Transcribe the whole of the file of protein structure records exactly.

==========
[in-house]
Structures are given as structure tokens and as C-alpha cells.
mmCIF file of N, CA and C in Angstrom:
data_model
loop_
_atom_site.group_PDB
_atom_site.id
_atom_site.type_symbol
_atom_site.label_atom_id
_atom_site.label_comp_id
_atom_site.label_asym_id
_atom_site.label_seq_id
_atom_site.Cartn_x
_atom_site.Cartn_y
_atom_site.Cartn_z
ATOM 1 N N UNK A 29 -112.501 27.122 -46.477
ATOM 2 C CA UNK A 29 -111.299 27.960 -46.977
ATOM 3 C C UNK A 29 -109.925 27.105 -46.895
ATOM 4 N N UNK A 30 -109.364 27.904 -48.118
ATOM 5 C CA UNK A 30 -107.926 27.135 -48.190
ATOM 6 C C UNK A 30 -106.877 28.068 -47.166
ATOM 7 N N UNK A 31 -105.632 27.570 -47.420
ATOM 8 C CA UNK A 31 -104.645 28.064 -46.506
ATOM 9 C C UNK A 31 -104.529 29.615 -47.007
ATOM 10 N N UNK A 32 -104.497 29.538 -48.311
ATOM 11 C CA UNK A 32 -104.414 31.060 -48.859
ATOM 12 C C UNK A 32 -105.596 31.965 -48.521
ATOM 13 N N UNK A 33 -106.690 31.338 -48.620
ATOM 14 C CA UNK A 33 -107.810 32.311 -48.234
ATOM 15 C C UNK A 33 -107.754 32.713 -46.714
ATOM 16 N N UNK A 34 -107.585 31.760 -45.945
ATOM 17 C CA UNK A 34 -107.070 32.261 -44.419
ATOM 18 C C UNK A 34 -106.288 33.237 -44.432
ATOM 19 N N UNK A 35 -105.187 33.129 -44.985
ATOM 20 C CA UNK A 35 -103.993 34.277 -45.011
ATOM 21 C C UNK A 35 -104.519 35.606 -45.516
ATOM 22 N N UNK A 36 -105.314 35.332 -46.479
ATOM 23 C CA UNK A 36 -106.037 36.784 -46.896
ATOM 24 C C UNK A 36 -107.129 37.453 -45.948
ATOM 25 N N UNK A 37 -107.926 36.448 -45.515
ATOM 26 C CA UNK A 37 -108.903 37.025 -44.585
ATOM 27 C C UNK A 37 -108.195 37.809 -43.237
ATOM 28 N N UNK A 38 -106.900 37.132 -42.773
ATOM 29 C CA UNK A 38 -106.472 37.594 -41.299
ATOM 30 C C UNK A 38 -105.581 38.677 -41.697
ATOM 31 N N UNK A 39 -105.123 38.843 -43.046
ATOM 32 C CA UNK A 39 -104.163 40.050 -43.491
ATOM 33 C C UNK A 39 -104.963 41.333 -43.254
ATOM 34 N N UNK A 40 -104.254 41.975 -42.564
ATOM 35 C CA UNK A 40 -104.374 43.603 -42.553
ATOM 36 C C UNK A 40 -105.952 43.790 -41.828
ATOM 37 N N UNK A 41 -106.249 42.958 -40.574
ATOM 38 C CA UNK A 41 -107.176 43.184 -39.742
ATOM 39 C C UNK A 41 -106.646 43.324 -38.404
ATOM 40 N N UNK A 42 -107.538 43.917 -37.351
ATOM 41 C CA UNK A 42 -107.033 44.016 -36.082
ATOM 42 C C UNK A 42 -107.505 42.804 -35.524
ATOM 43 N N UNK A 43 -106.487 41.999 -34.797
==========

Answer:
[in-house]
Structures are given as structure tokens and as C-alpha cells.
mmCIF file of N, CA and C in Angstrom:
data_model
loop_
_atom_site.group_PDB
_atom_site.id
_atom_site.type_symbol
_atom_site.label_atom_id
_atom_site.label_comp_id
_atom_site.label_asym_id
_atom_site.label_seq_id
_atom_site.Cartn_x
_atom_site.Cartn_y
_atom_site.Cartn_z
ATOM 1 N N UNK A 29 -112.501 27.122 -46.477
ATOM 2 C CA UNK A 29 -111.299 27.960 -46.977
ATOM 3 C C UNK A 29 -109.925 27.105 -46.895
ATOM 4 N N UNK A 30 -109.364 27.904 -48.118
ATOM 5 C CA UNK A 30 -107.926 27.135 -48.190
ATOM 6 C C UNK A 30 -106.877 28.068 -47.166
ATOM 7 N N UNK A 31 -105.632 27.570 -47.420
ATOM 8 C CA UNK A 31 -104.645 28.064 -46.506
ATOM 9 C C UNK A 31 -104.529 29.615 -47.007
ATOM 10 N N UNK A 32 -104.497 29.538 -48.311
ATOM 11 C CA UNK A 32 -104.414 31.060 -48.859
ATOM 12 C C UNK A 32 -105.596 31.965 -48.521
ATOM 13 N N UNK A 33 -106.690 31.338 -48.620
ATOM 14 C CA UNK A 33 -107.810 32.311 -48.234
ATOM 15 C C UNK A 33 -107.754 32.713 -46.714
ATOM 16 N N UNK A 34 -107.585 31.760 -45.945
ATOM 17 C CA UNK A 34 -107.070 32.261 -44.419
ATOM 18 C C UNK A 34 -106.288 33.237 -44.432
ATOM 19 N N UNK A 35 -105.187 33.129 -44.985
ATOM 20 C CA UNK A 35 -103.993 34.277 -45.011
ATOM 21 C C UNK A 35 -104.519 35.606 -45.516
ATOM 22 N N UNK A 36 -105.314 35.332 -46.479
ATOM 23 C CA UNK A 36 -106.037 36.784 -46.896
ATOM 24 C C UNK A 36 -107.129 37.453 -45.948
ATOM 25 N N UNK A 37 -107.926 36.448 -45.515
ATOM 26 C CA UNK A 37 -108.903 37.025 -44.585
ATOM 27 C C UNK A 37 -108.195 37.809 -43.237
ATOM 28 N N UNK A 38 -106.900 37.132 -42.773
ATOM 29 C CA UNK A 38 -106.472 37.594 -41.299
ATOM 30 C C UNK A 38 -105.581 38.677 -41.697
ATOM 31 N N UNK A 39 -105.123 38.843 -43.046
ATOM 32 C CA UNK A 39 -104.163 40.050 -43.491
ATOM 33 C C UNK A 39 -104.963 41.333 -43.254
ATOM 34 N N UNK A 40 -104.254 41.975 -42.564
ATOM 35 C CA UNK A 40 -104.374 43.603 -42.553
ATOM 36 C C UNK A 40 -105.952 43.790 -41.828
ATOM 37 N N UNK A 41 -106.249 42.958 -40.574
ATOM 38 C CA UNK A 41 -107.176 43.184 -39.742
ATOM 39 C C UNK A 41 -106.646 43.324 -38.404
ATOM 40 N N UNK A 42 -107.538 43.917 -37.351
ATOM 41 C CA UNK A 42 -107.033 44.016 -36.082
ATOM 42 C C UNK A 42 -107.505 42.804 -35.524
ATOM 43 N N UNK A 43 -106.487 41.999 -34.797